At first glance, the big airy gallery at the Society of Arts and Crafts in Boston's Seaport looks a bit like a scrapyard menagerie: a herd of ceramic dinosaurs, robots made out of scavenged metal, an inflatable poodle with its puffy head cocked to one side.
Right in the center sits a marble run, by the Boston artist Peter Thibeault. When I visit the gallery the Tuesday before the opening of its latest exhibit, the executive director Brigitte Martin challenges me to a race. We drop wooden marbles through opposing chutes, and they zigzag down ramps made of old rulers before dropping into a funnel, where they jockey for position. Martin wins handily, her marble spitting out triumphantly into a bowl at the bottom.
This is one of the great appeals of “Child’s Play,” which runs through Jan. 18: You actually get to touch the art.
“We’re an agency for craft,” Martin says. “And craft wants to be touched.”
Well, some of it anyway. There are certainly pieces in the exhibit, which riffs on toys, games and all things childhood, that are off limits. But many invite you to touch, manipulate and play with them. Like the delicate metal seagull mounted on an enormous gear that flaps its wings when you depress a pedal, or the little dog with vacant glass eyes that squeaks mournfully when you squeeze a little hand pump — both by the artist Chris Fitch.
A big wooden top, by Coby Unger, hangs from the ceiling near the entrance. Mirrors in the center reflect a series of images etched inside the contraption’s outer ring, each slightly different from the last, like pictures in a flipbook. When the top — known as a zoetrope — spins, the mirrors bring to life one of the internet’s favorite forms of expression: the animated gif, in this case a parrot bobbing its head in a loopy dance.
The Society of Arts and Crafts is betting on the appeal of interactive pieces like this to attract new audiences. The organization, which was founded in 1897 and was at the forefront of the arts and crafts design movement in America, has not historically catered to children and families. Martin hopes “Child's Play” will bring them in.
“I was looking for an exhibition that would engage the whole family,” she says. “And what better way to engage the whole family [than] through toys and games and things that move and shake and rattle and hum?”
Not everything in the gallery is so lighthearted. One section features sculptures, by the artist Nathaniel Lewis, made out of colorful blocks arranged in disturbing configurations: an assault rifle, a hand grenade, a surveillance camera. The pieces are at once appealing and chilling, their menacing undertones at odds with their cheery appearance. There’s also an image of a child holding the rifle (the artist's son), an off-putting reminder of how common it is for children to play with toy guns.
“It kind of slaps people back in the face and says, 'Why would you want your child to have fun playing with a gun?' ” says exhibition associate Sam Aldrich, who curated the exhibit. Lewis’ work is effective, he says, in part because it’s so inviting. It’s an entry point to a more serious topic.
The Society of Arts and Crafts also sees the exhibit as an entry point to the oft-overlooked art of craft. “I do think that to people who are not as familiar with our materials and with our techniques, craft pretty much boils down to pipe cleaners and pasta paintings, which is not true at all,” Martin says. She points out that craft is used in all kinds of fields, from medicine to architecture to design. Being a craftsperson is about skill. “The word ‘craftsman’ or ‘master craftsman’ plays a role here, and has a distinct meaning. It means to be able to replicate certain efforts reliably to a very high standard,” Martin says.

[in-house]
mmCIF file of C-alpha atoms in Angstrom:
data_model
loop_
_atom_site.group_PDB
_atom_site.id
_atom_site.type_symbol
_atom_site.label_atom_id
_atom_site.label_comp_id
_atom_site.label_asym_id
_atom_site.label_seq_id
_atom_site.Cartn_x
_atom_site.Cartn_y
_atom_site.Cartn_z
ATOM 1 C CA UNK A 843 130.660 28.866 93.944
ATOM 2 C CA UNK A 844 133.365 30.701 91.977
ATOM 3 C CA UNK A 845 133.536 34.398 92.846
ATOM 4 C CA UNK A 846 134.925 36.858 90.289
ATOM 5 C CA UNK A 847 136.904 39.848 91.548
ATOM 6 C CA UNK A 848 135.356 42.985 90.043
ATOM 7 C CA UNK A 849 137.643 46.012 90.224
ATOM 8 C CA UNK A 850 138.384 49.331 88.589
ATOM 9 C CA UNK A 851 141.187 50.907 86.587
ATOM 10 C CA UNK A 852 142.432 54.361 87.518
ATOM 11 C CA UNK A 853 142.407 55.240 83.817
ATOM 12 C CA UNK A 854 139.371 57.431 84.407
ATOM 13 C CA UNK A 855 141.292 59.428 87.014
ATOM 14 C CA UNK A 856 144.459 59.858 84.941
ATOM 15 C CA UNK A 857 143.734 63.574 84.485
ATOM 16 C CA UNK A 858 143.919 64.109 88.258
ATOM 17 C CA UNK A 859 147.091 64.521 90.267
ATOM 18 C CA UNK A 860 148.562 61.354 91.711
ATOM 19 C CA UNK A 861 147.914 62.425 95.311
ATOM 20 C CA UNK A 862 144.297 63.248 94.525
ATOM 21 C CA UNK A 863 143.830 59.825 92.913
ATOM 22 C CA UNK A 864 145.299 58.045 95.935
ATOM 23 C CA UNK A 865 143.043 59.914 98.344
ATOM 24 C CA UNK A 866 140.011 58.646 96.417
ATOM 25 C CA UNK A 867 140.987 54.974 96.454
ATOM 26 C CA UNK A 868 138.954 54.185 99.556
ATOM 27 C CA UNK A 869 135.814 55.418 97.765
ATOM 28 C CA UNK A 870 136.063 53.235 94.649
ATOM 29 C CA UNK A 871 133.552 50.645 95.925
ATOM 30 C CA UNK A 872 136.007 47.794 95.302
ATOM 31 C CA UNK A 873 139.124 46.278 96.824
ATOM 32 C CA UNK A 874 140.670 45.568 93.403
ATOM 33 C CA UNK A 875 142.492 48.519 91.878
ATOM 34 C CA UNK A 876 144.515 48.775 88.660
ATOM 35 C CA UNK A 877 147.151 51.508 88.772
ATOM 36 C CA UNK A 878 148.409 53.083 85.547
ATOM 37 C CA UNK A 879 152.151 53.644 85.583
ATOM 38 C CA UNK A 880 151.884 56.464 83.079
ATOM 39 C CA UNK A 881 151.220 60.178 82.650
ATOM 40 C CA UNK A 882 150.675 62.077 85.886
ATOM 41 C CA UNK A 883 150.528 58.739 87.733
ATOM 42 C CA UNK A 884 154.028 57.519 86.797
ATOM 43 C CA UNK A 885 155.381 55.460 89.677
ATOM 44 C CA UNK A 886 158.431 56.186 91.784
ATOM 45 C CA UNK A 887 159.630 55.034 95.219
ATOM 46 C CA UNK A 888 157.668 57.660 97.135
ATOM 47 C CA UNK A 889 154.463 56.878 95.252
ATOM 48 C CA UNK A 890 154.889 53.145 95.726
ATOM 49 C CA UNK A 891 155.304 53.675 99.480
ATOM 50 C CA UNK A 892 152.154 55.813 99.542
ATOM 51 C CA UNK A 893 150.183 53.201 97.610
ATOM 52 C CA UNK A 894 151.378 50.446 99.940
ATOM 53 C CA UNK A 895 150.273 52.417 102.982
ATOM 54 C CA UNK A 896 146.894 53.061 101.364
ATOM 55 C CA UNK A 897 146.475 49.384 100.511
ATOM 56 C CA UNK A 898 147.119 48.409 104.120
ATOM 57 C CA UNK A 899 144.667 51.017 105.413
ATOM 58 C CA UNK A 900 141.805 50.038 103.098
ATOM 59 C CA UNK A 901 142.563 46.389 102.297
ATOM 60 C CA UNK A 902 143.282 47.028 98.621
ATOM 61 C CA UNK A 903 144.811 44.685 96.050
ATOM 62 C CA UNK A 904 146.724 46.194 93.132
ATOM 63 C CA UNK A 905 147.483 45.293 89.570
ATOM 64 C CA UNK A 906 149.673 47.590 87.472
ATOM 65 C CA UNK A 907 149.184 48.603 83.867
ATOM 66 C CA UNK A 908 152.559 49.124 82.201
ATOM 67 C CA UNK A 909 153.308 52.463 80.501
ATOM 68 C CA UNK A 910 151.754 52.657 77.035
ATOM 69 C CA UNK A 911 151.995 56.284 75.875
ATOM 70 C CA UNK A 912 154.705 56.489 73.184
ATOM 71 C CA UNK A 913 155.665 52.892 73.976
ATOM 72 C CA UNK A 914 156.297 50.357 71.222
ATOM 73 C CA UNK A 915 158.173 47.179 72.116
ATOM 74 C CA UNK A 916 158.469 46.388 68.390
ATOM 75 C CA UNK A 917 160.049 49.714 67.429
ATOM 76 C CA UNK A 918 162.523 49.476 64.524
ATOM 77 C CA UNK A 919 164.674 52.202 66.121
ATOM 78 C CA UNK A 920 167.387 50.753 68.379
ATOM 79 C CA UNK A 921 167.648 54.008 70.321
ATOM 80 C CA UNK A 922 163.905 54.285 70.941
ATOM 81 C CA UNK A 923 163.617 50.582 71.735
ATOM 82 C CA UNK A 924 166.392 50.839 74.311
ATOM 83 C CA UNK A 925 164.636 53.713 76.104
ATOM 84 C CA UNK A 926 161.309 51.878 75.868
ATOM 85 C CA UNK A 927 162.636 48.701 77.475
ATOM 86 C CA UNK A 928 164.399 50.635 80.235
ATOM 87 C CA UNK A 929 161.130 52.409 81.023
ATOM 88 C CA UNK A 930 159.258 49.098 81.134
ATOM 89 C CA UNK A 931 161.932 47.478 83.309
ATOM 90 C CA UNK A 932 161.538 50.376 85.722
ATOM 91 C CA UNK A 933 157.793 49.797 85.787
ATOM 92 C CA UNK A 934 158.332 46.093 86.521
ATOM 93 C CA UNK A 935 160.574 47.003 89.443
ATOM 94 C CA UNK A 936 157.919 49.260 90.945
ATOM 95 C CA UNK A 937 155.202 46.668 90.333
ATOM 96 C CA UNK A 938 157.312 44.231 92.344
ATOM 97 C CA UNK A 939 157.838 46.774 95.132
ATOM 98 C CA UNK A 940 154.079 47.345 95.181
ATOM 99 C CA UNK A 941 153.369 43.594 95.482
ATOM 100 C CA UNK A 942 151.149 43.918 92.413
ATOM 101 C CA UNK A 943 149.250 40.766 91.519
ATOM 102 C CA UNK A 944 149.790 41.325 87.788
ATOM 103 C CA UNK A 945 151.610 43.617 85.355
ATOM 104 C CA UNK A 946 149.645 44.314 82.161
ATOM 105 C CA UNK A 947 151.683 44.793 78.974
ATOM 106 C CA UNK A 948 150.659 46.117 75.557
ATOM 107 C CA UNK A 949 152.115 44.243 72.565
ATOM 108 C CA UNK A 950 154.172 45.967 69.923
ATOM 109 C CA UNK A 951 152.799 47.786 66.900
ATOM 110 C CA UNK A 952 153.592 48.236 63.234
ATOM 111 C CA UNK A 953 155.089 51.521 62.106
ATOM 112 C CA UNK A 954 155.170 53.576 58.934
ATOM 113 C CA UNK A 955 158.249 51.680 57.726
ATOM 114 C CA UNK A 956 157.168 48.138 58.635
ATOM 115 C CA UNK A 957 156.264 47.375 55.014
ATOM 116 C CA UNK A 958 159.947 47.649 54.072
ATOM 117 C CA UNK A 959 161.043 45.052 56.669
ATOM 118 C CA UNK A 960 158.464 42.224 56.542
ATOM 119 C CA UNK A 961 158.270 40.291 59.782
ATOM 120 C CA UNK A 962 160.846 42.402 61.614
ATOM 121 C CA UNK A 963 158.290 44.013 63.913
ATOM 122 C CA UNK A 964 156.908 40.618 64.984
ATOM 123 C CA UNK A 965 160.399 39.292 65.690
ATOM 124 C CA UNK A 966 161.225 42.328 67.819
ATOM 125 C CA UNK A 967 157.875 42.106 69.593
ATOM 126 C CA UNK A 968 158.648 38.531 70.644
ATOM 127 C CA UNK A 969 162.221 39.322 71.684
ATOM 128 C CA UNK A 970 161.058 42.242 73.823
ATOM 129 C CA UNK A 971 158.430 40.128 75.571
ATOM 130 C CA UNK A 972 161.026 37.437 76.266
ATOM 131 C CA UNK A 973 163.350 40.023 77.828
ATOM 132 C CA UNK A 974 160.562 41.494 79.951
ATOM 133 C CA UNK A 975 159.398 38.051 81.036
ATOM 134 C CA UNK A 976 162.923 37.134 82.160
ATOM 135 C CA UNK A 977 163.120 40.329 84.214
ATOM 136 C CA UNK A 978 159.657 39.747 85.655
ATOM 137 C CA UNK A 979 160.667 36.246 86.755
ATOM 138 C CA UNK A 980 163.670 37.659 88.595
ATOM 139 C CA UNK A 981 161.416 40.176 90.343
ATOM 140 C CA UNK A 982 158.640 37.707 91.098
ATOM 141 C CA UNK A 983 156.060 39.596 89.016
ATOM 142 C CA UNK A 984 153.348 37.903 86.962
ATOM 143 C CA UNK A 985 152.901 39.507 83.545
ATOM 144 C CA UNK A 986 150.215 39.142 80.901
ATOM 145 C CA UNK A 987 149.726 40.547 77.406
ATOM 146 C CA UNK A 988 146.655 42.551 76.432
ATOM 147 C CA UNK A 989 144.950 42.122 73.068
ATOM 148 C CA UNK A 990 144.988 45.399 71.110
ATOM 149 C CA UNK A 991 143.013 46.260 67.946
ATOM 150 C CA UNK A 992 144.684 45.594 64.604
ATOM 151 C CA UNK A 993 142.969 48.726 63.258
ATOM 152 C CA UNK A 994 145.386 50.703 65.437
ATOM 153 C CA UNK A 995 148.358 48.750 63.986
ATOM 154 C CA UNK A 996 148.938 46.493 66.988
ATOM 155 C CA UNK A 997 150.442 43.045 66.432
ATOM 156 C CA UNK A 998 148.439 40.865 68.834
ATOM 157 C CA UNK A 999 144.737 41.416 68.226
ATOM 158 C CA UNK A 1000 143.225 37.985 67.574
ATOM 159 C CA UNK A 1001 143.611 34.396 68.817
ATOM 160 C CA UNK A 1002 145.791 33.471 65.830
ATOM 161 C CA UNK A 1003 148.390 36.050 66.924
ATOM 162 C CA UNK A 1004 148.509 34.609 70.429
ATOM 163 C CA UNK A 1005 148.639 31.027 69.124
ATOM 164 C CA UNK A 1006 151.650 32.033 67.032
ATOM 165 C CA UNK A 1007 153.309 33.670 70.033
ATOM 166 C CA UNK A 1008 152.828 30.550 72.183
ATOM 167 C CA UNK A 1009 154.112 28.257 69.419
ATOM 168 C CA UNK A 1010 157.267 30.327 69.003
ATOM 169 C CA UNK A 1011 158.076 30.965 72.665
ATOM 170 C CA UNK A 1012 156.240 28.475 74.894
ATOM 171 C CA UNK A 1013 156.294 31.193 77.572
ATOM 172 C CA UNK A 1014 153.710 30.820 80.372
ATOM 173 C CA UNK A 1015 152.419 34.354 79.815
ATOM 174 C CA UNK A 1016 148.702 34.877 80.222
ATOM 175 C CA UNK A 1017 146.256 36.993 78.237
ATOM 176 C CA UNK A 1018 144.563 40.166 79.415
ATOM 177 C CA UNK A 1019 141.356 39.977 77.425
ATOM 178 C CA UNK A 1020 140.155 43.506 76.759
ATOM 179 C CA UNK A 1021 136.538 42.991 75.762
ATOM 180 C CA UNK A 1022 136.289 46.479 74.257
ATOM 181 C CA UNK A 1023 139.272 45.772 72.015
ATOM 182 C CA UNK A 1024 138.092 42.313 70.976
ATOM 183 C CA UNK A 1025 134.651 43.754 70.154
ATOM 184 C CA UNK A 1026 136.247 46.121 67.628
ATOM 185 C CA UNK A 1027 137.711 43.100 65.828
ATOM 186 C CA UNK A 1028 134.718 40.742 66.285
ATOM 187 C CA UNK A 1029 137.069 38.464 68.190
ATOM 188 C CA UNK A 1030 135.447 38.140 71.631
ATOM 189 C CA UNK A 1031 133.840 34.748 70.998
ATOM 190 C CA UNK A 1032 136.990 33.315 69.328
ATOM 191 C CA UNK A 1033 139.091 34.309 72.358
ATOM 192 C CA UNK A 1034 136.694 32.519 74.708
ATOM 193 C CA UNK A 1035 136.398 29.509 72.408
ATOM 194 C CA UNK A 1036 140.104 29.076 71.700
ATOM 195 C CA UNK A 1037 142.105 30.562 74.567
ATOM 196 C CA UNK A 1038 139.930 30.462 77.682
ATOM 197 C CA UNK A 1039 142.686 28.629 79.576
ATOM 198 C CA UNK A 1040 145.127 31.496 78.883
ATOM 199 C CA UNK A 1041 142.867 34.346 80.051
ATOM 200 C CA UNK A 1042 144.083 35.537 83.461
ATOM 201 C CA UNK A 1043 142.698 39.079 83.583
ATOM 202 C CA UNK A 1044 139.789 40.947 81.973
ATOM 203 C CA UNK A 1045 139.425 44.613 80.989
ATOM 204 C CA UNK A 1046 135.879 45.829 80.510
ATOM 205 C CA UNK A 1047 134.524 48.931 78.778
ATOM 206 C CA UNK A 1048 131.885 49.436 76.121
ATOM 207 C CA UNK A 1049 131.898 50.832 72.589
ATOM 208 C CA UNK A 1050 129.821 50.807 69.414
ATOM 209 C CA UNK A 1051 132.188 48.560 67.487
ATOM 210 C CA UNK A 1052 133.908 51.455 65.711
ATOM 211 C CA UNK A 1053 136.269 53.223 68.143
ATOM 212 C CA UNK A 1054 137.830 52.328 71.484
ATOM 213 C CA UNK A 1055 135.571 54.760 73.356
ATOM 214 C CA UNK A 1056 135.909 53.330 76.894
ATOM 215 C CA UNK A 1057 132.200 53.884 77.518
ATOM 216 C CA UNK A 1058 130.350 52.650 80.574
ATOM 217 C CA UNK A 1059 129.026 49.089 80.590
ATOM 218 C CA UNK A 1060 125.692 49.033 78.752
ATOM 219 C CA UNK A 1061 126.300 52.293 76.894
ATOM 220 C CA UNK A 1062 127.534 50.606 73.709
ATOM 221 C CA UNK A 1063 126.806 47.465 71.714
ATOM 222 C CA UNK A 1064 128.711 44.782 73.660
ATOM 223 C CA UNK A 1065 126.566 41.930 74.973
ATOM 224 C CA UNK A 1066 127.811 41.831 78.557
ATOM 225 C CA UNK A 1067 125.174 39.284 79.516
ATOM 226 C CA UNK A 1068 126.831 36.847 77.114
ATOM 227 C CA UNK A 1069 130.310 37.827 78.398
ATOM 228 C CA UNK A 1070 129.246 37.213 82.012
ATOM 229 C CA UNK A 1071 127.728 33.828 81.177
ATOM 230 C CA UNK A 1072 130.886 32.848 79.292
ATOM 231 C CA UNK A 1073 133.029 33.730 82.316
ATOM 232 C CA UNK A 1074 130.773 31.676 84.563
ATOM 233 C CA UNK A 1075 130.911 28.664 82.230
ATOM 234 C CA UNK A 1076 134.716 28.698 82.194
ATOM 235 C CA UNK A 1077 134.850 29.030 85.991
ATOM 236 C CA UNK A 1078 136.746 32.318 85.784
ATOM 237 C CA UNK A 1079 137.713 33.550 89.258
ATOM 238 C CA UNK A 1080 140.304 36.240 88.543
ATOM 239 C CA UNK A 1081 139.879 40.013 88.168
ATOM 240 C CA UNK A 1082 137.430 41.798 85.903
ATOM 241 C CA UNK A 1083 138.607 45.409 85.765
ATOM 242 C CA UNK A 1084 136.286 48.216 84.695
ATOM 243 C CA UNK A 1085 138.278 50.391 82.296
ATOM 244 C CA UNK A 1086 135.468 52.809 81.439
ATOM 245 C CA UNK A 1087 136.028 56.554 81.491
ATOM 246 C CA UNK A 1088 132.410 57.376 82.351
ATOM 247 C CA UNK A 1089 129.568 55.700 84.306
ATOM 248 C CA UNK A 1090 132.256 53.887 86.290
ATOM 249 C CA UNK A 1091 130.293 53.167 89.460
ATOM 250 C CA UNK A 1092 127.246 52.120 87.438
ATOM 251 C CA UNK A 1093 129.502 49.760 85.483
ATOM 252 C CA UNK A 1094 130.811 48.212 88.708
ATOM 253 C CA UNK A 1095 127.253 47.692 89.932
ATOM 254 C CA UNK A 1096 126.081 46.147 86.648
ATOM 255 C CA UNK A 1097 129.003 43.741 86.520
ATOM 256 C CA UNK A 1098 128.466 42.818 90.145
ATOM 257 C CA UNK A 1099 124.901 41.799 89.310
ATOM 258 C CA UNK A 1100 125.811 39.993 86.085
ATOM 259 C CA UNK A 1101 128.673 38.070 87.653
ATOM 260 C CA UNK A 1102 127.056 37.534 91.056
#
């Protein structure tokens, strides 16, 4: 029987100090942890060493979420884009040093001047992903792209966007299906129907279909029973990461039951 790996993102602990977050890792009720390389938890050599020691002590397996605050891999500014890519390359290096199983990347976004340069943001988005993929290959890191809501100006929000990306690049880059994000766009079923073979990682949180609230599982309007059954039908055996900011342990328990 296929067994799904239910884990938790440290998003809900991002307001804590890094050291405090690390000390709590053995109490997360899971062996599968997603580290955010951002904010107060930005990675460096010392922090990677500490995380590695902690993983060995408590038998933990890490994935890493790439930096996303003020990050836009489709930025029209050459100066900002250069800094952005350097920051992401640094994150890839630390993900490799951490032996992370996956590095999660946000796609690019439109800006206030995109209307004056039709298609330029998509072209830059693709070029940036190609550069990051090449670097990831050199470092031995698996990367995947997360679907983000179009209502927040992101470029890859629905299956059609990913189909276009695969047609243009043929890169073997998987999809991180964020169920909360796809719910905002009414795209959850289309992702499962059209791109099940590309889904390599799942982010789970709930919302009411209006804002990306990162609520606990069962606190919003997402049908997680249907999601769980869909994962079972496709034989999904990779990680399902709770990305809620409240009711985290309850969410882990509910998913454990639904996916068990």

“People don’t understand how much work it is, how hard it is,” says Mimi Kirchner, one of the makers included in the exhibit. The Arlington artist’s meticulously-crafted dolls sell for about $400 a pop. One of her most popular designs is a bearded man in tight pants with his bare chest blanketed in tattoos — part hipster, part circus performer, part Edwardian dandy. Kirchner says pieces like the bearded man aren’t toys — but they are rooted in childhood experiences.
“I’m very inspired by all the children’s books that I read as a kid, and it definitely comes out of that tradition,” she says. But more than anything, she says, her work is “just what appeals to me.”
When Kirchner was asked to participate in “Child’s Play," she jumped at the chance. But some artists refused because they didn't like what the title implied.
“A couple artists did say to me, when they were looking at the show ... ‘I don't want my work associated with the word child at all,’ ” Aldrich says. “That was really interesting to me, because people have, especially artists, I think have such a hierarchy about where their work belongs and how it should be viewed.”
Aldrich thinks that lack of seriousness is something we should embrace — even beyond childhood.
“A lot of us tend to lose that sense of play and happiness and doing something just to do it, just for fun,” he says. “So this show is kind of a celebration of that and bringing people back to it, no matter their age.”
It's as if the exhibit is saying: What is child's play, if not the act of creation — of art itself.
Correction: An earlier version of this post incorrectly stated the materials for the toy gun sculpture. The post has been updated.
This article was originally published on November 22, 2019.
This segment aired on November 22, 2019.